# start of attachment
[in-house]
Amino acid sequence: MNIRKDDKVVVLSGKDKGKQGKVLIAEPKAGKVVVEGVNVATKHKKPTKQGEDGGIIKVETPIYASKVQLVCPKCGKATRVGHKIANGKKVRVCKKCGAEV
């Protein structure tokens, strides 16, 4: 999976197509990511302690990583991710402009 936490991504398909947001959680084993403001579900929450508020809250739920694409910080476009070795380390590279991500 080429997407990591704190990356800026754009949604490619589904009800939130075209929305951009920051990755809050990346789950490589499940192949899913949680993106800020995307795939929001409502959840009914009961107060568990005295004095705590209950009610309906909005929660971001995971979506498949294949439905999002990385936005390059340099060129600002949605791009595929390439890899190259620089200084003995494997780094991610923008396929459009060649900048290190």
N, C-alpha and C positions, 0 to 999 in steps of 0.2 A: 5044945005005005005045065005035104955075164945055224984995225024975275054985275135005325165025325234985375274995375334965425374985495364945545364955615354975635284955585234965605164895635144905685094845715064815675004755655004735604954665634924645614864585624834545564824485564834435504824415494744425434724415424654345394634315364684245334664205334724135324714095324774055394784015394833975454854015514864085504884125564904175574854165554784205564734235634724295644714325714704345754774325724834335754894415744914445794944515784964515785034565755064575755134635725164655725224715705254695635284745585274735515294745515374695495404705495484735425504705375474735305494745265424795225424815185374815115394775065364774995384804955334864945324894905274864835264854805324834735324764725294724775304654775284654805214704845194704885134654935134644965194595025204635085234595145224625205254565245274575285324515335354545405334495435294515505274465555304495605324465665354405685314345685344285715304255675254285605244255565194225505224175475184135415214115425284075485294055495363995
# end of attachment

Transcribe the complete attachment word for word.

[in-house]
Amino acid sequence: MNIRKDDKVVVLSGKDKGKQGKVLIAEPKAGKVVVEGVNVATKHKKPTKQGEDGGIIKVETPIYASKVQLVCPKCGKATRVGHKIANGKKVRVCKKCGAEV
């Protein structure tokens, strides 16, 4: 999976197509990511302690990583991710402009 936490991504398909947001959680084993403001579900929450508020809250739920694409910080476009070795380390590279991500 080429997407990591704190990356800026754009949604490619589904009800939130075209929305951009920051990755809050990346789950490589499940192949899913949680993106800020995307795939929001409502959840009914009961107060568990005295004095705590209950009610309906909005929660971001995971979506498949294949439905999002990385936005390059340099060129600002949605791009595929390439890899190259620089200084003995494997780094991610923008396929459009060649900048290190």
N, C-alpha and C positions, 0 to 999 in steps of 0.2 A: 5044945005005005005045065005035104955075164945055224984995225024975275054985275135005325165025325234985375274995375334965425374985495364945545364955615354975635284955585234965605164895635144905685094845715064815675004755655004735604954665634924645614864585624834545564824485564834435504824415494744425434724415424654345394634315364684245334664205334724135324714095324774055394784015394833975454854015514864085504884125564904175574854165554784205564734235634724295644714325714704345754774325724834335754894415744914445794944515784964515785034565755064575755134635725164655725224715705254695635284745585274735515294745515374695495404705495484735425504705375474735305494745265424795225424815185374815115394775065364774995384804955334864945324894905274864835264854805324834735324764725294724775304654775284654805214704845194704885134654935134644965194595025204635085234595145224625205254565245274575285324515335354545405334495435294515505274465555304495605324465665354405685314345685344285715304255675254285605244255565194225505224175475184135415214115425284075485294055495363995